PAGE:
• 0 avatar
        jrasero23

        Well I disagreed with TTAC’s review of the MKZ so its funny how they are more glowing about the MKC which I feel offers the same value and features as a MKZ. I have test driven a 2013 MKZ and had a 2014 loaner for a week and never saw any of the quality issues TTAC mentioned.

        Either way a course a comment like this would come from someone like @deadweight who will bash any Lincoln review. People like DeadWeight always play the “x” car is just a gussied up “y” car but for more money. Yes a Lincoln is a dressed up Ford we get it. BUT IMO the MKZ and MKC look and even feel so much different they are worth the extra thousands of dollars. Also the service I get from Lincoln is x100 times better than going to a local Ford dealer.

        Will the MKC set the world on fire? No, but starting at $33k it’s a good entry luxury compact crossover. A course a proper MKC will really set you back $40k but so will any of the competition.

        I was at the dealer today servicing my MKZ and test drove the 2.3 MKC and was impressed. Does it have the handling of an Audi or even Acura? No, but most people will be happy with the power and comfort it provides.

        • 0 avatar
          DeadWeight

          Both the Acura and Audi you mention will have way better resale/residual values, way better fit/finish, and, for those who care about such things, a more prestigious badge…which the compact Lincoln Cute Ute comes within spitting distance of in terms of price (if not costing more).

          Anything remotely close to $40,000 for this is insane.

          I’d take a CR-V, if I were ever to buy any CUV (most likely not), pocket around 18k in savings, and have a dead reliable car that I can use for 10 years and then sell and get 35% of my purchase price back.

          Or I’d spend the same amount that this MKesCape costs, and get an Acura RDX FFS.

          • 0 avatar
            jrasero23

            Yes they have better residual value but by no means in my opinion a more prestigious car company. I grew up driving Hondas and Acuras and for me the RDX-MDX offers little to nothing above a C-RV or Pilot but that could be my bias. Acura out of all the car companies has lost its way the most. They used to make sporty cars filled with tech. The new RDX is just a bland CUV with no balls to appease soccer moms.

            Have you ever driven a C-RV? Probably not because then you would realize while it gets good MPG it’s very loud and unrefined and nothing at all screams luxury. And bringing it up is stupid

        • 0 avatar

          Forget about DeadWeight, he is just angry young man obsessed with resale value and ready to suffer to optimize it. He will settle over time and enjoy life unconditionally. But how do you know Audi (which model?) or even Acura (which model?) handles better than MKC? Did you compare them it is just a thumb of the rule to assume that anything handles better than Lincoln?

          • 0 avatar
            ect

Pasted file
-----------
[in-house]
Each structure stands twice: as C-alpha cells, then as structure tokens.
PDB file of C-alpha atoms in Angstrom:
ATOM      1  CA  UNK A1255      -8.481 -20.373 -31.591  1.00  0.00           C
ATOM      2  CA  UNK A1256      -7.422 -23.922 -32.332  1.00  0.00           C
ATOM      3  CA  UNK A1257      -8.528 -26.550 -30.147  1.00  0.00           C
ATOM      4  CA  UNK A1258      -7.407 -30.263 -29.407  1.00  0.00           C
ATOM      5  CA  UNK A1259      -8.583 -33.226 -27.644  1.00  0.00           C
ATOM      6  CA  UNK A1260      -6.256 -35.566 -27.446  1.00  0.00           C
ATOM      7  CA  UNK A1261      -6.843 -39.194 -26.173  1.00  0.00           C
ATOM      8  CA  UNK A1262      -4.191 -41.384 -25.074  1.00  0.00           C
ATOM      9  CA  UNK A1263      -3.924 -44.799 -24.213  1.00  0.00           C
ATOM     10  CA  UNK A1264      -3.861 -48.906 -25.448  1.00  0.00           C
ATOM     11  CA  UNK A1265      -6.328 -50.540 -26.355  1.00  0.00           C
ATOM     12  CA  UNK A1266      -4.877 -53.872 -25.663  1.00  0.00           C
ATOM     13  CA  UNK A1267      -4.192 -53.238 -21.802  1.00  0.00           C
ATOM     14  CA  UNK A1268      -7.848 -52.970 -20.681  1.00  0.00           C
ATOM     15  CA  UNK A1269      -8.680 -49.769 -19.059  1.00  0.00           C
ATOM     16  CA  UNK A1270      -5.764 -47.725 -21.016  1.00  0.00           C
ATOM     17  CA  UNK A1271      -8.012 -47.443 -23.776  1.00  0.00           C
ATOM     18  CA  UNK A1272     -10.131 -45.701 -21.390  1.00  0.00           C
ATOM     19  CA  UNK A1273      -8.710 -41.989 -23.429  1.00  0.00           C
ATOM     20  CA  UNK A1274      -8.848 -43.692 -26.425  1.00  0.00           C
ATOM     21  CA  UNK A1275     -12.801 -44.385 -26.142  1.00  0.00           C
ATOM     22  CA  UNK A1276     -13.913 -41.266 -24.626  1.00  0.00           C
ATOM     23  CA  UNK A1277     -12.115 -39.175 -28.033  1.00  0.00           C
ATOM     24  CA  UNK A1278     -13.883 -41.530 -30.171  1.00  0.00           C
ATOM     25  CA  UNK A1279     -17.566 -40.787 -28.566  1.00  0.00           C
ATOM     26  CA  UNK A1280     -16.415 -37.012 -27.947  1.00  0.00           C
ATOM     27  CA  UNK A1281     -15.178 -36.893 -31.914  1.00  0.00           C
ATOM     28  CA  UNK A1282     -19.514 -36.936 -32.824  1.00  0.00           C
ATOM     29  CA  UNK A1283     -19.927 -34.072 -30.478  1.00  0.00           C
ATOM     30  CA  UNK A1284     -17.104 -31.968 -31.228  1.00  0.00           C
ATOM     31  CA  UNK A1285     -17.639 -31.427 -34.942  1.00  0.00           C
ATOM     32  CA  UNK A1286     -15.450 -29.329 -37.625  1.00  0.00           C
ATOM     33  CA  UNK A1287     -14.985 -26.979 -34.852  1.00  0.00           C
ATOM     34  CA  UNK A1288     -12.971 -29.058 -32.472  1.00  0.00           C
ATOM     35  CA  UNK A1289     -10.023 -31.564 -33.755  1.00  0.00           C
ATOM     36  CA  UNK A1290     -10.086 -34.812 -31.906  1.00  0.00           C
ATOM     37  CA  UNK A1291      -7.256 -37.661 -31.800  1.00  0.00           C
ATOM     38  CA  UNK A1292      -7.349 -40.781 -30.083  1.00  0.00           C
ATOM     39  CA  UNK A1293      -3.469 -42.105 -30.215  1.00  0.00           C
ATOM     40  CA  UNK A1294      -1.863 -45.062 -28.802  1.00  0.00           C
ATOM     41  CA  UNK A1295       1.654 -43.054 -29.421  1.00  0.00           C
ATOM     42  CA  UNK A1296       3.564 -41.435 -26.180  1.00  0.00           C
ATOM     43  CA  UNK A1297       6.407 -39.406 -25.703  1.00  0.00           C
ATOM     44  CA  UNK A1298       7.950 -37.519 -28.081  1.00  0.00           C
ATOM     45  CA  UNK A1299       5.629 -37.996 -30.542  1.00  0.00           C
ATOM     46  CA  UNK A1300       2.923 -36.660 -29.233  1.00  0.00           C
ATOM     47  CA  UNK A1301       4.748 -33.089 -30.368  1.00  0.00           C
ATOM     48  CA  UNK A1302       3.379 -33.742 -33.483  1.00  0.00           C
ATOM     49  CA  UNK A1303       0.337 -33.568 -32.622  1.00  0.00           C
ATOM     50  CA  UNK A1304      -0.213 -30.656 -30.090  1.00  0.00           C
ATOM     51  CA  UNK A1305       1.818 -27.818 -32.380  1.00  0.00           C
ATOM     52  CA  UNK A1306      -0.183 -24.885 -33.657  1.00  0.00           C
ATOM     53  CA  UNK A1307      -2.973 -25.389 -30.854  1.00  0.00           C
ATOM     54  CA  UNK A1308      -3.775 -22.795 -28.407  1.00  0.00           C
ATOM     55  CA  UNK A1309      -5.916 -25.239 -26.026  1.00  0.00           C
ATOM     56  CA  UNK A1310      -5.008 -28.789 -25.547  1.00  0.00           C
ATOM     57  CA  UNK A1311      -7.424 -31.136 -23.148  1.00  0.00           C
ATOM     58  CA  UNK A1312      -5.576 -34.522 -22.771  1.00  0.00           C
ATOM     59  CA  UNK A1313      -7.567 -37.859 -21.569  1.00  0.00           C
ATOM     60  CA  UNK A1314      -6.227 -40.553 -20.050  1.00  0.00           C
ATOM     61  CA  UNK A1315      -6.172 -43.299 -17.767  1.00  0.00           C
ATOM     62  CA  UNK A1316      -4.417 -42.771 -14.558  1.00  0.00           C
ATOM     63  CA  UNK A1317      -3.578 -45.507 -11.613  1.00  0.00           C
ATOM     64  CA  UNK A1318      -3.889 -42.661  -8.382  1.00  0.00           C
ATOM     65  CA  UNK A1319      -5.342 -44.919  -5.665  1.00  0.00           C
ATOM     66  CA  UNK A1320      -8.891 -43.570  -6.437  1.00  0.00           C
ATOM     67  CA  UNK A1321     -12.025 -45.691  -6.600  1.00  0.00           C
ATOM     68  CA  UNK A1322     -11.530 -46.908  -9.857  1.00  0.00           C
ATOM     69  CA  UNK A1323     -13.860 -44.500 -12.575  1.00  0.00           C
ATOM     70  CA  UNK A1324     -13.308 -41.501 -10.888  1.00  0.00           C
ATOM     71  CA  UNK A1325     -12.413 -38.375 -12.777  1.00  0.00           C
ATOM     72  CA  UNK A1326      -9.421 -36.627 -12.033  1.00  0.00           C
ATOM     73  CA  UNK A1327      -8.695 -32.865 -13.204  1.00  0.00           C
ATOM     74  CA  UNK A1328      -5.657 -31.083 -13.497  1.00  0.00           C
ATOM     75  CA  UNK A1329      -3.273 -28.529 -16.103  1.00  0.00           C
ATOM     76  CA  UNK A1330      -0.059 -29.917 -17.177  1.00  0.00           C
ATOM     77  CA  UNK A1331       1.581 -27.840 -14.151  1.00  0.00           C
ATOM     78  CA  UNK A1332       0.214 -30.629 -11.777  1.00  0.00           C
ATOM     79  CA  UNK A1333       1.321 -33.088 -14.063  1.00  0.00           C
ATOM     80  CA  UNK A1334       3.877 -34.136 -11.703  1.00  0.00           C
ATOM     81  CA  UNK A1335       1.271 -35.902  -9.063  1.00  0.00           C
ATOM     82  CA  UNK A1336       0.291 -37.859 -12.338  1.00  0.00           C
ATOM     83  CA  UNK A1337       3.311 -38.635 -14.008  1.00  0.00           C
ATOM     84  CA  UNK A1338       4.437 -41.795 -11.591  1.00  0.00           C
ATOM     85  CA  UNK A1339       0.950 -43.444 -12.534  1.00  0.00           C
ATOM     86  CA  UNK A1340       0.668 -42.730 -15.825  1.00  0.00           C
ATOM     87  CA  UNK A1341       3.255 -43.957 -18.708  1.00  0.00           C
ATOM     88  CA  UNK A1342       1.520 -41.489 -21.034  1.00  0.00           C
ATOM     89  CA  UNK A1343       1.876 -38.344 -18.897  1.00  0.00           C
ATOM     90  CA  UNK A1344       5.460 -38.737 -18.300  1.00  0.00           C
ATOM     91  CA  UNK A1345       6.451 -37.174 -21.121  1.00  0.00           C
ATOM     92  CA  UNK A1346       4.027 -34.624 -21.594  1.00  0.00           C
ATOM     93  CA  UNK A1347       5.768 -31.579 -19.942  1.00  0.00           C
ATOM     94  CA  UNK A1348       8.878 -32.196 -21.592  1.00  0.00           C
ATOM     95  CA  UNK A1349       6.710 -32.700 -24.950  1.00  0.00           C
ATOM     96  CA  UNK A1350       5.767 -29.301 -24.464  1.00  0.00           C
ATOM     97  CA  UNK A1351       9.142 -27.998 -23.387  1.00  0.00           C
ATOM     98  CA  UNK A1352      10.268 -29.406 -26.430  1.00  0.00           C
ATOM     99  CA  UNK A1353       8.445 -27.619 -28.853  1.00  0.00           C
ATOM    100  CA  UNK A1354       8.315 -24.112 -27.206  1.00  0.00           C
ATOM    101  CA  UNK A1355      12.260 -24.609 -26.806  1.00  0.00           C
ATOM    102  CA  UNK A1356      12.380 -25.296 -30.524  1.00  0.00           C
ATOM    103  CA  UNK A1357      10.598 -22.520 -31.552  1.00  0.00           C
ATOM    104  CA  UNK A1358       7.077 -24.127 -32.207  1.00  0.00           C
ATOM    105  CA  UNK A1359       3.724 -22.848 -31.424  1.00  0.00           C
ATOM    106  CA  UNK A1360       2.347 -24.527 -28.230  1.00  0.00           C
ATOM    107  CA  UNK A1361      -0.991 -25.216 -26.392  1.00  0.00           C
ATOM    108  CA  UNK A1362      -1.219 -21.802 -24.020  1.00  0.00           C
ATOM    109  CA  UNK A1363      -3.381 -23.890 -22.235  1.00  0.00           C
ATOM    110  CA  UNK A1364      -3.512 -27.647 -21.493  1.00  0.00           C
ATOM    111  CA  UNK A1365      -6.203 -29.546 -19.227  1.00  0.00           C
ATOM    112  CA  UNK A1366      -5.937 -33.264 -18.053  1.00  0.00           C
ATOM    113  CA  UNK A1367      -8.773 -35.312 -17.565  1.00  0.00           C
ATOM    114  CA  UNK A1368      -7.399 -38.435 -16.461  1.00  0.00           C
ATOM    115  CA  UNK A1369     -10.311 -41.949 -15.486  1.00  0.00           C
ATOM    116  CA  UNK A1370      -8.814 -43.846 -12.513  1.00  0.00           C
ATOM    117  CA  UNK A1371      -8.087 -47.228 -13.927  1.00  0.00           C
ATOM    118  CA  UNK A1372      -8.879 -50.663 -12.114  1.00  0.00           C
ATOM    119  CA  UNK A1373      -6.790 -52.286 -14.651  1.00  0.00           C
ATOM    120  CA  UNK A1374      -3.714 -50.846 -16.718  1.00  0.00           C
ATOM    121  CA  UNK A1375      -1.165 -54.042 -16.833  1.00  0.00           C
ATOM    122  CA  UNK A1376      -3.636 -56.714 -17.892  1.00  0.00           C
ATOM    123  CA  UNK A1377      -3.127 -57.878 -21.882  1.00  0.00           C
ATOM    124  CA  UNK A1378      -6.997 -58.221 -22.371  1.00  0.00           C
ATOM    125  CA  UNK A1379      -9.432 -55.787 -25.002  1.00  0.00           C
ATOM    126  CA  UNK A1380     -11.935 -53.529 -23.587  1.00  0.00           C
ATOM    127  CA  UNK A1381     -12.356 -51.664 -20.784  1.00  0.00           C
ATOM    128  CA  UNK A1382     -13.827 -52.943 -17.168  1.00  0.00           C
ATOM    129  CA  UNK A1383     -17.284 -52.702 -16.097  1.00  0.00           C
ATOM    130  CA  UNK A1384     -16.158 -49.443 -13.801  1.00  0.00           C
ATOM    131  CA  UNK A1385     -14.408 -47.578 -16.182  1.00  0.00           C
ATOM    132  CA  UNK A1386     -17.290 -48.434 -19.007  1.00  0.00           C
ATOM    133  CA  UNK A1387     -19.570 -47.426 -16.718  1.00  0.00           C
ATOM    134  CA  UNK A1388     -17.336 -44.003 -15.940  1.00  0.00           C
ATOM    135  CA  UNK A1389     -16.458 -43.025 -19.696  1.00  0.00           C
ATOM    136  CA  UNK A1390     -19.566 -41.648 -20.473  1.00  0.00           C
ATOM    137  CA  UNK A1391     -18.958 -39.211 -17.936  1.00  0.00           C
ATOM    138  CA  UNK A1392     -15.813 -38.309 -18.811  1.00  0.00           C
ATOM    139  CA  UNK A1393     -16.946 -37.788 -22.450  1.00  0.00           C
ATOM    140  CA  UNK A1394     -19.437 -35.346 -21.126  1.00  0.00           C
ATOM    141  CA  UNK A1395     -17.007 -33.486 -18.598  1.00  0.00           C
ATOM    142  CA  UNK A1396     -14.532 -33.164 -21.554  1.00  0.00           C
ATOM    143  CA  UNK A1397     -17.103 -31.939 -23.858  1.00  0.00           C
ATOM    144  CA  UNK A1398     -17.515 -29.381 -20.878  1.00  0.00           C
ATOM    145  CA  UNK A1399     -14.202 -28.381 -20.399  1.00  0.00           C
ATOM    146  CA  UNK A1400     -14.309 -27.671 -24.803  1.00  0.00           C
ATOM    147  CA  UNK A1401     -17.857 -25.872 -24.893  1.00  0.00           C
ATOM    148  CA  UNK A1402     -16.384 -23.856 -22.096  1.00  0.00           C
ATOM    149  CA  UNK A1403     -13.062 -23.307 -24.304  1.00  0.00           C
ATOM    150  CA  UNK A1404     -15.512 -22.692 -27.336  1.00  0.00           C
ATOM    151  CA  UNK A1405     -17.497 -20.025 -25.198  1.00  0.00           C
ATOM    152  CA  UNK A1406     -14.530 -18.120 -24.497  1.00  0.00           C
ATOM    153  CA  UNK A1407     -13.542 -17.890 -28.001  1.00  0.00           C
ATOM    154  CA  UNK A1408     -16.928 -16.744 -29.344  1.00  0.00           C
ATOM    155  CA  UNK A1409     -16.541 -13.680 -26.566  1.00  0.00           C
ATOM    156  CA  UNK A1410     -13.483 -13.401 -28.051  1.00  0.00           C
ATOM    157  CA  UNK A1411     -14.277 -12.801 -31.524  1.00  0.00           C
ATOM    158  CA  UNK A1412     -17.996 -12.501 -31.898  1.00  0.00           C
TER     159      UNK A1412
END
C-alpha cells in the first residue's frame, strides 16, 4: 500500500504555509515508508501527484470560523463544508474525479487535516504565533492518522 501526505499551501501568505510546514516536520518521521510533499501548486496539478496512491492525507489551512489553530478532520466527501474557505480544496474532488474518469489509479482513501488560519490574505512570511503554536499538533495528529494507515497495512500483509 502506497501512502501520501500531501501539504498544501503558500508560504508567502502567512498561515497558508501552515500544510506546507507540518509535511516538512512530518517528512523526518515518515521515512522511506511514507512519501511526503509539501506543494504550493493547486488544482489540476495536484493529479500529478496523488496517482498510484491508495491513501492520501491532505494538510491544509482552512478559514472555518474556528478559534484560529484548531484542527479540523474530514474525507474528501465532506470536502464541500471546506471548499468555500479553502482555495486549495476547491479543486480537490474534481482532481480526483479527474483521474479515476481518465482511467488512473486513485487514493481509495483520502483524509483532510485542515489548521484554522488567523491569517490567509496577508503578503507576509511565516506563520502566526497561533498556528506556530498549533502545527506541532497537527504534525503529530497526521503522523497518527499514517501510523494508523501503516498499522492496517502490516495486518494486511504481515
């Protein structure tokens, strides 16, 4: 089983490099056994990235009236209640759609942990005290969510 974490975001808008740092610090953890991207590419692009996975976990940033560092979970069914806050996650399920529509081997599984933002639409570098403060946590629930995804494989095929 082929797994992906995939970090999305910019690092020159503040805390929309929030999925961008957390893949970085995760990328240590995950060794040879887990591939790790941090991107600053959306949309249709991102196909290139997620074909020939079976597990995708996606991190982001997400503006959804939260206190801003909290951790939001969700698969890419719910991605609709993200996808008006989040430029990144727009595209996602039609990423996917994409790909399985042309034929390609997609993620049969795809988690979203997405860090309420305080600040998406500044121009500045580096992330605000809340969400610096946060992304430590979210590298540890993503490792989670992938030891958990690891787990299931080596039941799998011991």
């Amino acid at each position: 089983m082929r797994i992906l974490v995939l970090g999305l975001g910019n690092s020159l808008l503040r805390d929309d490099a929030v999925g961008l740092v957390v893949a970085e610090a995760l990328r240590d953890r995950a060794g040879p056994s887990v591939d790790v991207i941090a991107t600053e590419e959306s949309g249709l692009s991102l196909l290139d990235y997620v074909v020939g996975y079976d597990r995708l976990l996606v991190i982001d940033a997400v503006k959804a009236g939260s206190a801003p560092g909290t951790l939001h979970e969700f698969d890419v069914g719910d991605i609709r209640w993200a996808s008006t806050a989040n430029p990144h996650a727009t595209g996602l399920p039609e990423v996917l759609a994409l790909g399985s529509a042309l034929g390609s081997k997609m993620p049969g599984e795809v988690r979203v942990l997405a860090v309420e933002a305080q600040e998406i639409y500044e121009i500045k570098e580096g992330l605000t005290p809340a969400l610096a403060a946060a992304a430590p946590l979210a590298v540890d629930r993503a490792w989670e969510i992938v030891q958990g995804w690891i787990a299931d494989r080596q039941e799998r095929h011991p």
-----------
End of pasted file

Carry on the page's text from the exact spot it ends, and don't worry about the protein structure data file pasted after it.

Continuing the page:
I have no cross to carry for DeadWeight, but I can honestly say that, in our last round of car shopping, the Audis (A3, A4) we drove were head and shoulders above the Fords (Fusion, Escape).

            I fully confess to knowing nothing about what FoMoCo has done to differentiate the MKC from the Escape in any meaningful fashion, but I can say we liked the Kia Sportage much more than the Escape.

          • 0 avatar
            jrasero23

            My girlfriend wants a CUV for her first car. We have test driven the RDX, MKC, Q3.

            RDX was the most bland out of them with moderate acceleration and okay handling but very toned don compared to earlier models. The Q3 by far had the best handling but didn’t have the punch the MKC had. If I personally was buying a CUV the MKC would be the choice because the 2.3 Ecoboost really delivers.

    • 0 avatar
      VCplayer

      Given what everything else in this segment looks like (X3? ugh), I think it looks great. If you don’t like the CUV look, you just aren’t going to like any CUV.

    • 0 avatar
      turboprius

      The MKZ is one of the only cars with a sunroof I can’t fit in. I’m close to 6’6″ with a short torso, and I fit in many cars, but the MKZ? Nope. Considering how the escape was close to catching on fire approximately 314,567 times, I don’t have much hope in the MKC.

  • avatar
    WaftableTorque

    I remember that MKZ article quite well, and it’s aftermath. I certainly had no sympathy for you.

    Dean Starkman’s book “The Watchdog that Didn’t Bark” describes two types of journalism: access and accountability. The former is about promotion, and the latter is about investigation.

    The MKZ review should be a lesson that if TTAC wants to be the go-to source for automotive accountability (much like it did during Farago’s tenure), it needs to do so with tact, because there’s an unofficial understanding that manufacturers have no incentive to provide products for you to review when you become a loose cannon.